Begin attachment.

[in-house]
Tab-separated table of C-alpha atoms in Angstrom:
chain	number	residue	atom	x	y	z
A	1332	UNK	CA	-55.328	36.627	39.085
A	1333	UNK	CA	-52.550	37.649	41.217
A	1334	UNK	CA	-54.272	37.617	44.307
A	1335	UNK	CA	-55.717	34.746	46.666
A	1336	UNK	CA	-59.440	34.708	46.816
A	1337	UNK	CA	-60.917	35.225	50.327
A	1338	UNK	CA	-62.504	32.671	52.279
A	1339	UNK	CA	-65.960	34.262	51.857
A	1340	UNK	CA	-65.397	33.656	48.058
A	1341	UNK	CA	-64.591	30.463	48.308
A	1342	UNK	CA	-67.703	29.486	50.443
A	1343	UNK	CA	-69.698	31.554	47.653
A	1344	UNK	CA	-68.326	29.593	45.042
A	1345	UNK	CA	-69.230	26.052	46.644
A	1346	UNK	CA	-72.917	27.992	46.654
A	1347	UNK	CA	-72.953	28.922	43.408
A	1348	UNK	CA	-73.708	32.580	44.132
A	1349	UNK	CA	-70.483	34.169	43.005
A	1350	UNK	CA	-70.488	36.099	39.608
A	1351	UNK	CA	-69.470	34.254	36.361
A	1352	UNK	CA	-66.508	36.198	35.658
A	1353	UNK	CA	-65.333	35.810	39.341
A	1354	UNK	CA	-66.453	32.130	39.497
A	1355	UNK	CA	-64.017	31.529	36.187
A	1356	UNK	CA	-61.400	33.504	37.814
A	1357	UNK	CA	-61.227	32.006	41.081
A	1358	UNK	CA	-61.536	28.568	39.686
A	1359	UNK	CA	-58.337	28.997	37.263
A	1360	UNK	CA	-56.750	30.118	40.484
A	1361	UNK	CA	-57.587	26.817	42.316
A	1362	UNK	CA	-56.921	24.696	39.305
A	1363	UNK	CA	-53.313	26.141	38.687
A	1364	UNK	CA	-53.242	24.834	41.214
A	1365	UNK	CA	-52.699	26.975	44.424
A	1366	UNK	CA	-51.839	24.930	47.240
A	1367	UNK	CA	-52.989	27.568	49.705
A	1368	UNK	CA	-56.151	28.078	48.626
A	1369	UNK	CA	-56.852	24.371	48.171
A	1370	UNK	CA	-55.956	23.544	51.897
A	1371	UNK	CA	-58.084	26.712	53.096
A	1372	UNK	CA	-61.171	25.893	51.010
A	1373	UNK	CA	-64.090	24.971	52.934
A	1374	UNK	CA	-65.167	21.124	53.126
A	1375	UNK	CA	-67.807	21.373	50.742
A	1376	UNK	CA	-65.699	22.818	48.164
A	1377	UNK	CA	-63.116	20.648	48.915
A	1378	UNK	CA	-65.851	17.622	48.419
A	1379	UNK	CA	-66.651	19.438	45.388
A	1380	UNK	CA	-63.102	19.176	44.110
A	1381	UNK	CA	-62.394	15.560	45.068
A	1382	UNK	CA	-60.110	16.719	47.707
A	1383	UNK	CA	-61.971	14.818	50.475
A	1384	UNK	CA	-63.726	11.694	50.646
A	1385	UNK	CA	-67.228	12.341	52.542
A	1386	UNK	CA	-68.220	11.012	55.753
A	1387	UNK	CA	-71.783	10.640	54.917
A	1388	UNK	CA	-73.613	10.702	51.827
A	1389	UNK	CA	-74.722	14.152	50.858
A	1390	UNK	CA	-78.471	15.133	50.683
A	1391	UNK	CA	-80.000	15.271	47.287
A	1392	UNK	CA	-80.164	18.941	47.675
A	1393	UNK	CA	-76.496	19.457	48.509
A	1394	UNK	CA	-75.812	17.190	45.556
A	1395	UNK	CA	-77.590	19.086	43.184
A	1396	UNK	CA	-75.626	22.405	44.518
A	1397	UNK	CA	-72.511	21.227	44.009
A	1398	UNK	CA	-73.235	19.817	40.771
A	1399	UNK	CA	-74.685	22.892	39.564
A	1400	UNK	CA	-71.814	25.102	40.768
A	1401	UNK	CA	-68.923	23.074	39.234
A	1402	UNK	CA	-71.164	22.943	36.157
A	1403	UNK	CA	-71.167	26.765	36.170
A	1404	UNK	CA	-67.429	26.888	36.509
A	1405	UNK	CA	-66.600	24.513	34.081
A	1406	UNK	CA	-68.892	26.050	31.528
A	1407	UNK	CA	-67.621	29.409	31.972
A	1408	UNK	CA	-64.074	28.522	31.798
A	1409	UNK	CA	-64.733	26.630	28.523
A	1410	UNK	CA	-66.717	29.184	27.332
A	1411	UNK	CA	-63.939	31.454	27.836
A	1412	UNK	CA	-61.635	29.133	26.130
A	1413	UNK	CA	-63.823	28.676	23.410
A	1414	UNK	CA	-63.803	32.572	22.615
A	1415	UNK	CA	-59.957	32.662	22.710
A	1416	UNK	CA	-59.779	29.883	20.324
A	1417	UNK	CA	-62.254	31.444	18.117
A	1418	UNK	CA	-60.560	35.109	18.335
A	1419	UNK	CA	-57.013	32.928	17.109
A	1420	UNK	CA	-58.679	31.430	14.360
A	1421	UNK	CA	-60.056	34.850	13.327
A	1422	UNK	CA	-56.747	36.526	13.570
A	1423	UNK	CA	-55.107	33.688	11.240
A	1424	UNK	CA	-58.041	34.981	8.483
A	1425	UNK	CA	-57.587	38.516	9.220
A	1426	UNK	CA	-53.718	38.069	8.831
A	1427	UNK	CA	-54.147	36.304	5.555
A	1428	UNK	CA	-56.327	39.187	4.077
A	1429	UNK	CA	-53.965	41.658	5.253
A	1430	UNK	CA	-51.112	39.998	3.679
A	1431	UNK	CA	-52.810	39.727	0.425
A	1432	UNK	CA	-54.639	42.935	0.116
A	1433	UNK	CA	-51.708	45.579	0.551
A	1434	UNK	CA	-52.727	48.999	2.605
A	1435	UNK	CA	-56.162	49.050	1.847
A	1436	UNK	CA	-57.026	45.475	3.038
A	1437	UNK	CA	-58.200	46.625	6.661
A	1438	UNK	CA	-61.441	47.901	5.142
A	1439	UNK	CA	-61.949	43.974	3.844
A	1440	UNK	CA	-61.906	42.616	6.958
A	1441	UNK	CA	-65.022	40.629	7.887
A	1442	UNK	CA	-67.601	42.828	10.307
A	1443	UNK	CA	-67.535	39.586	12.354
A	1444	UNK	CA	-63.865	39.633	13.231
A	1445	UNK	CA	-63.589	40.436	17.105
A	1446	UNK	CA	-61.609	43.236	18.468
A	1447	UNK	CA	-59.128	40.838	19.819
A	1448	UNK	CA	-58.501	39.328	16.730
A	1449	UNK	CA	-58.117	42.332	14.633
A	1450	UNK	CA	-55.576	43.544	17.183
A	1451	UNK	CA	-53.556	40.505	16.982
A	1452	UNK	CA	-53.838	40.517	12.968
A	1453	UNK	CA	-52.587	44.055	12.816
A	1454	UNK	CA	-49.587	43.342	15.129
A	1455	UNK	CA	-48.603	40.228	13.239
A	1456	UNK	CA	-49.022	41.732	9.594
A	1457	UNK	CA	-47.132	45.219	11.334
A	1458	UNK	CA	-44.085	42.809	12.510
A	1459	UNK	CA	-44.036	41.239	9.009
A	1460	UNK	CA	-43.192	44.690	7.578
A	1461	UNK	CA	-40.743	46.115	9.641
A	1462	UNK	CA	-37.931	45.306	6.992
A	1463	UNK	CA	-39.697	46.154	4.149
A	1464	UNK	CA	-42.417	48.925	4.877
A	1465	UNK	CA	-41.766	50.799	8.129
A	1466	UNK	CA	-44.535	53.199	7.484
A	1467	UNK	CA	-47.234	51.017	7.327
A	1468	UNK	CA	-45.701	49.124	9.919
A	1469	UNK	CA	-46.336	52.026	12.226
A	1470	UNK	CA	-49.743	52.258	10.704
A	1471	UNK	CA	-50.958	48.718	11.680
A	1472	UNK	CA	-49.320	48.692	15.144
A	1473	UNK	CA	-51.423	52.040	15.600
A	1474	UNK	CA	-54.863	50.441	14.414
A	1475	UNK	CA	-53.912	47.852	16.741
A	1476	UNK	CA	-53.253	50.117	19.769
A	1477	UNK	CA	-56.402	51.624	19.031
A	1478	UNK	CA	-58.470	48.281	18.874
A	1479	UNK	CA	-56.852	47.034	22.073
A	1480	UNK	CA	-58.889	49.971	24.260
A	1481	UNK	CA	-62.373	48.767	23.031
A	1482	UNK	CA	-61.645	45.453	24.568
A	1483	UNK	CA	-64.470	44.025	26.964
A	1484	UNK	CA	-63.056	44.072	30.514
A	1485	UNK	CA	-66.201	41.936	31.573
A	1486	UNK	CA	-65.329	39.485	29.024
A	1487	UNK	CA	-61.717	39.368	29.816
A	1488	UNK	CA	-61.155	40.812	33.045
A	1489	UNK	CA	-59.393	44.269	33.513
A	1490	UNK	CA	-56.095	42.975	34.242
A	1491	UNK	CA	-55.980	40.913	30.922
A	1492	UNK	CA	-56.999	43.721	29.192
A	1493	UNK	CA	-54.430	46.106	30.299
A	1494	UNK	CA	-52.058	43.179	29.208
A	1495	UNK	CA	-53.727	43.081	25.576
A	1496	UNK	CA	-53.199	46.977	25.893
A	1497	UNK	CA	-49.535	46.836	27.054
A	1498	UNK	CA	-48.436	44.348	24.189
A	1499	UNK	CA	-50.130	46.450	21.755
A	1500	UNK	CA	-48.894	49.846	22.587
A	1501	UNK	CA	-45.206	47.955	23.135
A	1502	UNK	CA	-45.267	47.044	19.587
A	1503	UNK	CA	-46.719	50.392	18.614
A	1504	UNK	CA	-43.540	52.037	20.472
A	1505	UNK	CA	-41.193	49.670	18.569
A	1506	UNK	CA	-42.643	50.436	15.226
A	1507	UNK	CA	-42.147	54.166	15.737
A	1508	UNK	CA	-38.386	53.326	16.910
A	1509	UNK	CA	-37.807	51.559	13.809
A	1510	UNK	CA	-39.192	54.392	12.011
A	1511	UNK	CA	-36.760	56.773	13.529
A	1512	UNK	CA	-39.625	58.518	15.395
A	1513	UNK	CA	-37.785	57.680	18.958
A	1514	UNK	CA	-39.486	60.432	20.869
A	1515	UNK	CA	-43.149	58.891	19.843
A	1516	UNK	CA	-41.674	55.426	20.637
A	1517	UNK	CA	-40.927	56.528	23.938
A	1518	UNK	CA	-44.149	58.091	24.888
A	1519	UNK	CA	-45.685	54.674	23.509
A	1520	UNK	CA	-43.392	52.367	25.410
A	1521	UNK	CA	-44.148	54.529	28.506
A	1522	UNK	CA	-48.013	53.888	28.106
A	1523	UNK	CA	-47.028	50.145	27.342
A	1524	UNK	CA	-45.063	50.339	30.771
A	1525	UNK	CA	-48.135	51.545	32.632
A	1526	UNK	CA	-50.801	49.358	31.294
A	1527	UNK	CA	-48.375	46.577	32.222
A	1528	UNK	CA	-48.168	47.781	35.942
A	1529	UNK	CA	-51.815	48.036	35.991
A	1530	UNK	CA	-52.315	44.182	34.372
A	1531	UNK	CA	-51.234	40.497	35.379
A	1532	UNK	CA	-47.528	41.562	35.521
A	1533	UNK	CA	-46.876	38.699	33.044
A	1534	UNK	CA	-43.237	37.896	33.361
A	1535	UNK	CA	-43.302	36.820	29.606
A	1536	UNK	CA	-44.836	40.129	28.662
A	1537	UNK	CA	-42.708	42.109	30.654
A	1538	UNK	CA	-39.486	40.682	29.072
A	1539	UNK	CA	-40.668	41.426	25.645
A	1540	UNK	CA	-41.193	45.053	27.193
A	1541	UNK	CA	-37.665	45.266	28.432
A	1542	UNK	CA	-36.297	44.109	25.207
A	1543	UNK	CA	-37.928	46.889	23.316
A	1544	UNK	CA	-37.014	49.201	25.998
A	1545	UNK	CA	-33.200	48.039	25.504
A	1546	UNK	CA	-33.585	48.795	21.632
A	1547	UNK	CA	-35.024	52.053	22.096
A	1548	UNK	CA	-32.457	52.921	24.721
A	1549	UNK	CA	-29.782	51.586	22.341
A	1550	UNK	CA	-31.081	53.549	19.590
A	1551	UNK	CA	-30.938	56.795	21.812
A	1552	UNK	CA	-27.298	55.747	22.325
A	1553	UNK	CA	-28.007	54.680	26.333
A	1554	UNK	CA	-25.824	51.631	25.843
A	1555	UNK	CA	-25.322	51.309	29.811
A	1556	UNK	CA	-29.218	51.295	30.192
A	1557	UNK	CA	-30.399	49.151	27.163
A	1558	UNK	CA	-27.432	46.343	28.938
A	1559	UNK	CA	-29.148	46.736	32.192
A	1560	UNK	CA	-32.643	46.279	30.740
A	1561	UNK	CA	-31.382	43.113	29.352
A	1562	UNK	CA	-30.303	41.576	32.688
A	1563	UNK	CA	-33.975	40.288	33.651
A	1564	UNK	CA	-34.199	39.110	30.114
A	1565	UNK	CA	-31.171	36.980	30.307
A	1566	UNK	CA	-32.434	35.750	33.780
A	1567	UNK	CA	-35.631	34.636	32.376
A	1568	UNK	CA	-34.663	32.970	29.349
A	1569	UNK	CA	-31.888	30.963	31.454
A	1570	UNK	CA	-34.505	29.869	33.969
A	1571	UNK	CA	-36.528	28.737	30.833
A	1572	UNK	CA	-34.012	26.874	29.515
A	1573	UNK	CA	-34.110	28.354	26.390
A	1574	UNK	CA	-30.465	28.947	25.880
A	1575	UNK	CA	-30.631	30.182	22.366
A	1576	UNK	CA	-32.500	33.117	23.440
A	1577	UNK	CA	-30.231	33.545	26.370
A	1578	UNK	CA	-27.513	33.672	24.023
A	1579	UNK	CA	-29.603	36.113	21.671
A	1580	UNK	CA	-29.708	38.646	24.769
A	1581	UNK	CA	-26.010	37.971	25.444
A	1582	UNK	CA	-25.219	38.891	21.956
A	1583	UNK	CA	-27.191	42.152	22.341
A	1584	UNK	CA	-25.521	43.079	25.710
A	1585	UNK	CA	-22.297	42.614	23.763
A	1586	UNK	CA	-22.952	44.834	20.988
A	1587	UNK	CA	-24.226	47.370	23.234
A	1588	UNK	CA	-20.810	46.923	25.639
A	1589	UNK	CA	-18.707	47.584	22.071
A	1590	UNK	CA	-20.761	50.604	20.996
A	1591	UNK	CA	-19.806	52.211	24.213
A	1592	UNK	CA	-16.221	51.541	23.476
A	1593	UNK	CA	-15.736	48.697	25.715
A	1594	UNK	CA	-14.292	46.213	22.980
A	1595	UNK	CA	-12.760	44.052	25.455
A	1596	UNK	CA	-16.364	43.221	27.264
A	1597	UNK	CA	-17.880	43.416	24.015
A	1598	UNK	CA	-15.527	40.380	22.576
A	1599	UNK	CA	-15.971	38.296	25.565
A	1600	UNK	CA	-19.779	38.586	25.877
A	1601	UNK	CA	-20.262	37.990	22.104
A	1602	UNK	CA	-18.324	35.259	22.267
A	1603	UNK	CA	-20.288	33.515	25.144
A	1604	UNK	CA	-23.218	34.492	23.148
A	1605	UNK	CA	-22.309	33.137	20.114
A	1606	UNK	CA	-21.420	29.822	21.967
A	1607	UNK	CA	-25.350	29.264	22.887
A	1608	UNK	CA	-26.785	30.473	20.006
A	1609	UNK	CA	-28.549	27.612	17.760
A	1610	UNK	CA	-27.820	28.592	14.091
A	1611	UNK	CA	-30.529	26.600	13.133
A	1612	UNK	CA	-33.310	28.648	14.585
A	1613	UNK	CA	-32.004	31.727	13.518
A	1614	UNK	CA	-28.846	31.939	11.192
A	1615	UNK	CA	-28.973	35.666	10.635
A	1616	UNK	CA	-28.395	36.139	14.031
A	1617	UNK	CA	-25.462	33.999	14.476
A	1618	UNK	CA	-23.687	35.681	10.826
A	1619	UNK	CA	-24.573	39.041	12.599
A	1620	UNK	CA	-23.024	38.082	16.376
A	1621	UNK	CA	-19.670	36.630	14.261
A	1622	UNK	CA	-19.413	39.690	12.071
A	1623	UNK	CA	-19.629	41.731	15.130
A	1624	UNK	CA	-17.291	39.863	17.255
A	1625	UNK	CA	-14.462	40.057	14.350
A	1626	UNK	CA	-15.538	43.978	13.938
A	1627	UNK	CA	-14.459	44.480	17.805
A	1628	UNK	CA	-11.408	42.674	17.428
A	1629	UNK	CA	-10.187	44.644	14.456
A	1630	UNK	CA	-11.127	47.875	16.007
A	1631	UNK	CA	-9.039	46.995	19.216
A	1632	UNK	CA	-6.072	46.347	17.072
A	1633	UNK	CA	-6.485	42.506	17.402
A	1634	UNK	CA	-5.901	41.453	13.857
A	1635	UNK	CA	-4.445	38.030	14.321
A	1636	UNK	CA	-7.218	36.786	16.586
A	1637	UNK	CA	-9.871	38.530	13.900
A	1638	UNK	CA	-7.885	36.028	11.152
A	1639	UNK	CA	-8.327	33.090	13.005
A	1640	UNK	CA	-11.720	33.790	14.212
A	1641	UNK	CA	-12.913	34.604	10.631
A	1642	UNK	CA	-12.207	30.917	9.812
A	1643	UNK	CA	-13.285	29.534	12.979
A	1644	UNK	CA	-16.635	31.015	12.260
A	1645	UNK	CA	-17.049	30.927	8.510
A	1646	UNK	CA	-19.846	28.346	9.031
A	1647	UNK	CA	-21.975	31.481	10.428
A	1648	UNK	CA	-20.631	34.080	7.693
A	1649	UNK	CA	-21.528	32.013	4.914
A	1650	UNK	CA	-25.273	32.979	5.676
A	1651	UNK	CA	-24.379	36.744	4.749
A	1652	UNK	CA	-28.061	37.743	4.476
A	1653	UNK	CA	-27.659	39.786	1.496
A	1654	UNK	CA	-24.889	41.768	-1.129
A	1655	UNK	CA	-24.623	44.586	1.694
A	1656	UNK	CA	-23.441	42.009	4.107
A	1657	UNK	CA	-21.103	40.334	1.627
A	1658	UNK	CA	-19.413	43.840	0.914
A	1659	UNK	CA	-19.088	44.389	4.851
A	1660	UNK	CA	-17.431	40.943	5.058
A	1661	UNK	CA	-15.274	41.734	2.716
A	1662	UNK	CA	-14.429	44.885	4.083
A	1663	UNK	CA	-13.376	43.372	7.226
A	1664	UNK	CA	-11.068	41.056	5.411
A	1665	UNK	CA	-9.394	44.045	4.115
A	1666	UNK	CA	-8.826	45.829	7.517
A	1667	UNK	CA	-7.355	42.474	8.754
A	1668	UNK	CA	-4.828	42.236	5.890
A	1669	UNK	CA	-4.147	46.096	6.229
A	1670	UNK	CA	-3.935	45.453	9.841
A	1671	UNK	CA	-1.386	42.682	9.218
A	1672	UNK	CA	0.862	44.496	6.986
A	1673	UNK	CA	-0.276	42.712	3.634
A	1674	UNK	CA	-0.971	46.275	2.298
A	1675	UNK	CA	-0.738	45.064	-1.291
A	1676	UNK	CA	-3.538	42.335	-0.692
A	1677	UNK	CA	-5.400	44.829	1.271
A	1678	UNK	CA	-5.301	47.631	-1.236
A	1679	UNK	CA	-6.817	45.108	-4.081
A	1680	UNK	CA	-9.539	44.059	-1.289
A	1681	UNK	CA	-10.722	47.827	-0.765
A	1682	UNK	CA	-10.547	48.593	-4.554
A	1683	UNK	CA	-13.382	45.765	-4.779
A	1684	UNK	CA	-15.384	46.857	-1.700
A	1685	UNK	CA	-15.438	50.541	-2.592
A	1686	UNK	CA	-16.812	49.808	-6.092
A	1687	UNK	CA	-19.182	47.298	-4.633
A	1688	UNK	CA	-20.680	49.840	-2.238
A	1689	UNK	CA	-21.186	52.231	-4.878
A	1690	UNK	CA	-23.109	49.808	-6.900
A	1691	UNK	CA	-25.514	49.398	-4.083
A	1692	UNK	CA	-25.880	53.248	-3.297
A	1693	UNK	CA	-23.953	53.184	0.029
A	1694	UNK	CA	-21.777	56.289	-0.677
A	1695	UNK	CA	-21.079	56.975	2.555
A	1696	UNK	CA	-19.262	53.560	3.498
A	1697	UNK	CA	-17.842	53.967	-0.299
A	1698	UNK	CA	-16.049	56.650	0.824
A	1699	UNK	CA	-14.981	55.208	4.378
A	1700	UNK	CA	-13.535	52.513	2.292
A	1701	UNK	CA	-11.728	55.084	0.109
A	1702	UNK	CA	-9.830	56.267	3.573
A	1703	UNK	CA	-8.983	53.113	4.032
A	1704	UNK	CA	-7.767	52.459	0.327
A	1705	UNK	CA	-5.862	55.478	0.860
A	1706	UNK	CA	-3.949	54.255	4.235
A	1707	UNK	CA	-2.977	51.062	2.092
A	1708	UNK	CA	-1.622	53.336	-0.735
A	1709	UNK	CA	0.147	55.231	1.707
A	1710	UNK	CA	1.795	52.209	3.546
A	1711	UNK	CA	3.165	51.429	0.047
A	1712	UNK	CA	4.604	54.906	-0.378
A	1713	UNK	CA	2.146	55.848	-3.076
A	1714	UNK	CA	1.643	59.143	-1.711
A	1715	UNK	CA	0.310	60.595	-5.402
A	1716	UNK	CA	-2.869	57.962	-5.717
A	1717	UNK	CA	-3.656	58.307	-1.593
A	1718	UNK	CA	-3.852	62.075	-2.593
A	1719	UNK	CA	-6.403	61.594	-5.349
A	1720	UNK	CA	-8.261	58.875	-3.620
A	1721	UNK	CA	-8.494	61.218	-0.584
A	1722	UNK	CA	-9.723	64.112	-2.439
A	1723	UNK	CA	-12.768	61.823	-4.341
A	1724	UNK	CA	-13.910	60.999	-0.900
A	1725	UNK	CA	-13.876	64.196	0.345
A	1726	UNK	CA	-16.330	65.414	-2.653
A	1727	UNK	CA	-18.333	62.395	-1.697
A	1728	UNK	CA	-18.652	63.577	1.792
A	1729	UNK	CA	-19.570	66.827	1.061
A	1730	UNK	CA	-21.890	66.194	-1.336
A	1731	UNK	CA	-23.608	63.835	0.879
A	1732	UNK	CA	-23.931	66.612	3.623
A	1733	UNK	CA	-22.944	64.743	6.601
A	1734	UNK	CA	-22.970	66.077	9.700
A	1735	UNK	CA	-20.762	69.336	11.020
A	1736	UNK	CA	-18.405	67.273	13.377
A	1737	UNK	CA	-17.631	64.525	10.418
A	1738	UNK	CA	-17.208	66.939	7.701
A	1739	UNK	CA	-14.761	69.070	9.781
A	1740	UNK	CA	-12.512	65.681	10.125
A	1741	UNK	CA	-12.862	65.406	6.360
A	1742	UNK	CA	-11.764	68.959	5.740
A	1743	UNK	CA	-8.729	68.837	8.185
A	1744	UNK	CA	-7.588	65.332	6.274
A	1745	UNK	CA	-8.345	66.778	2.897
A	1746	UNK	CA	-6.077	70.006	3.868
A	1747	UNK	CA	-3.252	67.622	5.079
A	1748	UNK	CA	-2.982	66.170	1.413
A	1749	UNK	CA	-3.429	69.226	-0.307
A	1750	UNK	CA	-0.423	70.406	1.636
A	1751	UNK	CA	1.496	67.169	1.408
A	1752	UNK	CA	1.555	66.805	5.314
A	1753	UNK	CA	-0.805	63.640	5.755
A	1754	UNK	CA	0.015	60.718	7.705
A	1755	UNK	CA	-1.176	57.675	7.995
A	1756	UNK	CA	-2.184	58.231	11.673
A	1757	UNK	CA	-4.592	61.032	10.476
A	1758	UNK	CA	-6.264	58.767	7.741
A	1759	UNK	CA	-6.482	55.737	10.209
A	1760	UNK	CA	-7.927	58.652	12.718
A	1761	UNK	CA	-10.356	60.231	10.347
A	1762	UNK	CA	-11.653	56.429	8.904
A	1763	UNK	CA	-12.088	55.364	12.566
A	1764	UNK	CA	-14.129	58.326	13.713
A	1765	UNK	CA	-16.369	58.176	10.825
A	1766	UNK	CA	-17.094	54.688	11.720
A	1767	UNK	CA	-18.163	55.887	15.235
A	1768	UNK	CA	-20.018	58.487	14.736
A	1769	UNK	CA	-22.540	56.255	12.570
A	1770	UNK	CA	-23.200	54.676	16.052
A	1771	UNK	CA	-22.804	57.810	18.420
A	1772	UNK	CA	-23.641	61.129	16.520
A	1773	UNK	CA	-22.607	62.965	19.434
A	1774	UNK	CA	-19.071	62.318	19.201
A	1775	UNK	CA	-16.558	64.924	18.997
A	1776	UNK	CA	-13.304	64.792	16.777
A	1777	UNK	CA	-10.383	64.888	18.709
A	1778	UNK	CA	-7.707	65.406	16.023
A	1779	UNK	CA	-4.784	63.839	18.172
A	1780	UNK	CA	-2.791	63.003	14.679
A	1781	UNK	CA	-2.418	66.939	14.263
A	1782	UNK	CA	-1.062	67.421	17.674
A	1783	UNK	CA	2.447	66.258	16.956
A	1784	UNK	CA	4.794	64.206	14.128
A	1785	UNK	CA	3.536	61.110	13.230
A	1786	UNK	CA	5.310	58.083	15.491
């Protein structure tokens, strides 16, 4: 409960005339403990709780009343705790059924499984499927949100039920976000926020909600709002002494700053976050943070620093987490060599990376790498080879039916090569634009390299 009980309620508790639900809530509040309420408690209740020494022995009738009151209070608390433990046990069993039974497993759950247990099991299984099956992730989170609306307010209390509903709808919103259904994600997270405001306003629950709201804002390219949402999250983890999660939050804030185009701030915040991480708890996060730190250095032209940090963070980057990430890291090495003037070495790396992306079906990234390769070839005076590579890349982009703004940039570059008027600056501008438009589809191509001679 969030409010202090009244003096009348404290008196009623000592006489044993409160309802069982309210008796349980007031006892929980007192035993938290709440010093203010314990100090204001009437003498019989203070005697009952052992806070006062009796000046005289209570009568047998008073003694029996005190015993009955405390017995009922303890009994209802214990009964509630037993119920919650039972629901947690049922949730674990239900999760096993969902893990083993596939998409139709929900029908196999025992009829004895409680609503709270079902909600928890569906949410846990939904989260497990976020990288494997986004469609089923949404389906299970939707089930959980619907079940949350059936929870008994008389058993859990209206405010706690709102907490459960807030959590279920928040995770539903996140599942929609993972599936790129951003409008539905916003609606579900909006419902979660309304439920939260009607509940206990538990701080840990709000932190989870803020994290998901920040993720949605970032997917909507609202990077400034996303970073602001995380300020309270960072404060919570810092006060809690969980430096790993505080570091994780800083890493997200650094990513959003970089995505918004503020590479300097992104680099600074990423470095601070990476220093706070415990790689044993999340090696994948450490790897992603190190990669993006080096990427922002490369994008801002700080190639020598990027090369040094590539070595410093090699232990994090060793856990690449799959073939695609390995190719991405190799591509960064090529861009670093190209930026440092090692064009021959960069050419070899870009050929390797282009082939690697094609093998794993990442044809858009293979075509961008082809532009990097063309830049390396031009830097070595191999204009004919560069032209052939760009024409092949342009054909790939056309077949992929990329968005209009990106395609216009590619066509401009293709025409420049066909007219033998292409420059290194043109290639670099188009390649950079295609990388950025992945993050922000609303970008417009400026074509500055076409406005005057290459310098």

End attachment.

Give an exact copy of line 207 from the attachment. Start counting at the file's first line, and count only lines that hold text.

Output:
A	1535	UNK	CA	-43.302	36.820	29.606